It is important, however, that Japan clearly articulate the strategic rationale for its defence modernisation program and changing security policy to avoid any misperceptions about their intent and purpose.

It is necessary for the Japanese to understand that they still carry a great deal of historical baggage in Asia where memories of past Japanese militarism have not completely faded, as continuing Chinese and Korean resentment over Koizumi's visits to the Yasukuni Shrine attest.

The Yasukuni Shrine commemorates the deaths of convicted war criminals as well as thousands of ordinary Japanese soldiers whose lives were lost in combat.

In the meantime, Japan is encountering specific military threats. These include China's military build-up, the violation of Japan's territorial waters by a Chinese nuclear-powered submarine, and China's "anti-separation" law which authorises the use of military force against Taiwan. These incidents are of great concern to Japanese security planners.

Across Japanese society, however, there are differing perceptions of Chinese policies. Public opinion has of late rapidly switched toward viewing China as a threat. A Yomiuri/Gallop poll in March 1997 showed that the percentage of Japanese respondents who named China as a potential threat increased from 18 per cent in 1994 to 39.1 per cent in 1997. Late last year, a poll on the same topic revealed that 76 per cent of Japanese now perceive China as a threat (Yomiuri Shimbun, December 15, 2005).

Many Japanese scholars, however, do not perceive China as posing a direct security threat; but, at the same time, a few of them suggest that the Chinese security policies contain underlying threatening factors. They point out that China's military rise and its lack of transparency in military expenditure pose a threat. Again, China's military power has been growing steadily, and it is only recently that Japan's security establishment has started to focus on it.

What has prompted the change, in the last four to seven years, in Japan's perception of a Chinese threat?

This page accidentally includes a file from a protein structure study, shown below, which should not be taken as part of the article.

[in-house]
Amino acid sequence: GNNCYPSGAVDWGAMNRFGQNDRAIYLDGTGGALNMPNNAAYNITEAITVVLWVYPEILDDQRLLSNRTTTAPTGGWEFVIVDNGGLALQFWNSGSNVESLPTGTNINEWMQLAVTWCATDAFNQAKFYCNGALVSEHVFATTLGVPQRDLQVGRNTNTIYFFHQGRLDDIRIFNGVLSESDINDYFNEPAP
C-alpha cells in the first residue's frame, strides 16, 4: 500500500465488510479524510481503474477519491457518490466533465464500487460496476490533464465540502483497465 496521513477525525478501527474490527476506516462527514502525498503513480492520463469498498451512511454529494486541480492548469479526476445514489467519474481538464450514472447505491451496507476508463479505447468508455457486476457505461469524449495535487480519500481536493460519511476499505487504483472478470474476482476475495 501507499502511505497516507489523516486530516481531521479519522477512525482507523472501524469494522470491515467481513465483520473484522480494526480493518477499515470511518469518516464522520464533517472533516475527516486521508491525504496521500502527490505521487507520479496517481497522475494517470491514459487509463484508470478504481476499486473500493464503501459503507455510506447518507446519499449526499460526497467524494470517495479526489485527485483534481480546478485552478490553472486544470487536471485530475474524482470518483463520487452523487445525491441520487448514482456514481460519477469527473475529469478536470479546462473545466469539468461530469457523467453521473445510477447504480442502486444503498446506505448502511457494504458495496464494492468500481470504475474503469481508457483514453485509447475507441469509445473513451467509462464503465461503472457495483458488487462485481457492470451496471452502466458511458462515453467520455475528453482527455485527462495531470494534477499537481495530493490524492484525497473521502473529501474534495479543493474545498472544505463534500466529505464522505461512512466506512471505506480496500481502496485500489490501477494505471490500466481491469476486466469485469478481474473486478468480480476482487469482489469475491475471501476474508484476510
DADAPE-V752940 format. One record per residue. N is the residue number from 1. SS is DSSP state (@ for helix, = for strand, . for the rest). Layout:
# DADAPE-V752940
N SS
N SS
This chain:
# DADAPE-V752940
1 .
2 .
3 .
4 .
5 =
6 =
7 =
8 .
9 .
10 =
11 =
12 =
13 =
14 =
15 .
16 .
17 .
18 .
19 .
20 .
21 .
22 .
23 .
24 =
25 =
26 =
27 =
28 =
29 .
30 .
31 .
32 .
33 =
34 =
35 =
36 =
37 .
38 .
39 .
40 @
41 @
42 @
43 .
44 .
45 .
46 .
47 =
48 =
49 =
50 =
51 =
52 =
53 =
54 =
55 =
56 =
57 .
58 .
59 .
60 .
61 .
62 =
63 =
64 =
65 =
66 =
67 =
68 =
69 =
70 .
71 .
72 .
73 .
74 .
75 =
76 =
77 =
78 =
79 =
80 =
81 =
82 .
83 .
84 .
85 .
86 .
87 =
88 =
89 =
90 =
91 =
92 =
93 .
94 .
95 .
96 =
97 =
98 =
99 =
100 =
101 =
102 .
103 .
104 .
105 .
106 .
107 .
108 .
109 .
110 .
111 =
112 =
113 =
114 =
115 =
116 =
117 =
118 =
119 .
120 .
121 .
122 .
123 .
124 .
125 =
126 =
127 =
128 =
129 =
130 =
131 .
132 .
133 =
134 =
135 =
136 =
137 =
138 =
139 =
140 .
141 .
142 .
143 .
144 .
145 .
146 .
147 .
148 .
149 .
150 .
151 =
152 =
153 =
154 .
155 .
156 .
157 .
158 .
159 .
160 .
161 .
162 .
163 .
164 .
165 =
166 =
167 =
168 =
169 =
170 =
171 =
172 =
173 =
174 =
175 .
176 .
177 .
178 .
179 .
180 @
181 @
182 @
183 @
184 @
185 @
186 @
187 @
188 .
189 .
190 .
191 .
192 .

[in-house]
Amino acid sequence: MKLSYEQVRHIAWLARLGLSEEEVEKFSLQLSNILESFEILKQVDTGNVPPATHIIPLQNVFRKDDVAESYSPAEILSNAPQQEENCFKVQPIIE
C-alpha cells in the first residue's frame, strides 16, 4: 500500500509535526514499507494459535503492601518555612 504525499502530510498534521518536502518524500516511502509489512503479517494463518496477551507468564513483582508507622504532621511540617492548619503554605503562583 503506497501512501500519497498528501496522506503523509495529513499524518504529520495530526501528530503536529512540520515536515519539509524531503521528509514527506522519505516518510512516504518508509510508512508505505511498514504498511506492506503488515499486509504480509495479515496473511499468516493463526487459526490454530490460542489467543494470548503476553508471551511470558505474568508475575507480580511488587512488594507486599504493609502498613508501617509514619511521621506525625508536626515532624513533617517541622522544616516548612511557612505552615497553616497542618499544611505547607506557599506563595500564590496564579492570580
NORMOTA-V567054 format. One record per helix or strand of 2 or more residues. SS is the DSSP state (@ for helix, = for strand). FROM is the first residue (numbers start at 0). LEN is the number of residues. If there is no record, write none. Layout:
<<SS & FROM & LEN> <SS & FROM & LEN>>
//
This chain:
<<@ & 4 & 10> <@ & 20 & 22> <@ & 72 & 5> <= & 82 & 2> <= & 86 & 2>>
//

The important issues are Chinese policy in the South China Sea, its nuclear tests and the influence of the military in Chinese politics.

One wonders how the US will interpret its security treaty with Japan in the dispute over the Senkaku Islands, a part of Okinawa with potentially valuable seabed resources.

Nor is China the only concern. There are many other uncertainties and threats. These include North Korea's test-firing of Taepodong ballistic missiles, that country's suspected nuclear weapons program and the intrusion of its spy ships into Japanese waters.

North Korea, which abducted more than 100 Japanese citizens during the Cold War, is developing a nuclear capability and brandishing it as a bargaining chip. It has warned that it would hit Japan with missiles if Tokyo decides to impose economic sanctions, Japan's sole means of leverage.

Leaving aside uncertainty about the accuracy of North Korean missiles, the question of how Japan and the US would respond remains critical.

These regional tensions and uncertainties may finally stimulate Japan to emerge from its futile passivity and become a strong nation willing to accept sacrifices.

At present, in response to the China threat and the intensified threats by North Korea, Japan has transformed its security policy in terms of strengthening Japan-US security cooperation in a regional security smoothing operation involving the SDF and a missile defence program.

We can expect to see a more self-confident Japan in the international arena in the future, a Japan that is not afraid to assert itself in controversial issues.

Signs of this have already emerged. In March 2005, when a number of high officials from Japan met with American counterparts in Washington, they issued a press statement, which stated that Taiwan is a security concern for Japan. It was the first time that Japanese government officials mentioned Taiwan in public and that it was part of Japan's security concern.

Japan clearly wants to be seen as equal in status to other medium powers. To this end, it has been practising aggressive diplomacy in the UN to convince other nations of the need for Japan to gain a permanent seat on the UN Security Council.

The controversial history textbook issue and Koizumi's visits to the Yasukuni Shrine are yet other signs of the new Japanese foreign policy orientation that expresses itself in a forceful manner.

American troops

However, the US will shape Japanese security policy to a large extent. Despite irritations over the presence of American troops, especially those in Okinawa, Japan is expected to continue to depend on the US-Japanese military alliance for its security.

One thing is sure, however: this more assertive Japanese foreign policy will significantly affect US-China relations and Japan-China relations in the future.

Tokyo's alliance with Washington will very likely remain the best security strategy for Japan, provided the US continues its engagement with Asia. When Japan and the United States formulate their policies in concert, Japan's build-up of an autonomous military power will be both limited and defined by a strategic context, and the impact of such a build-up on the rest of Asia will be far less disturbing.

  • Dr Sharif Shuja is an academic staff member of the International Studies Program at Victoria University.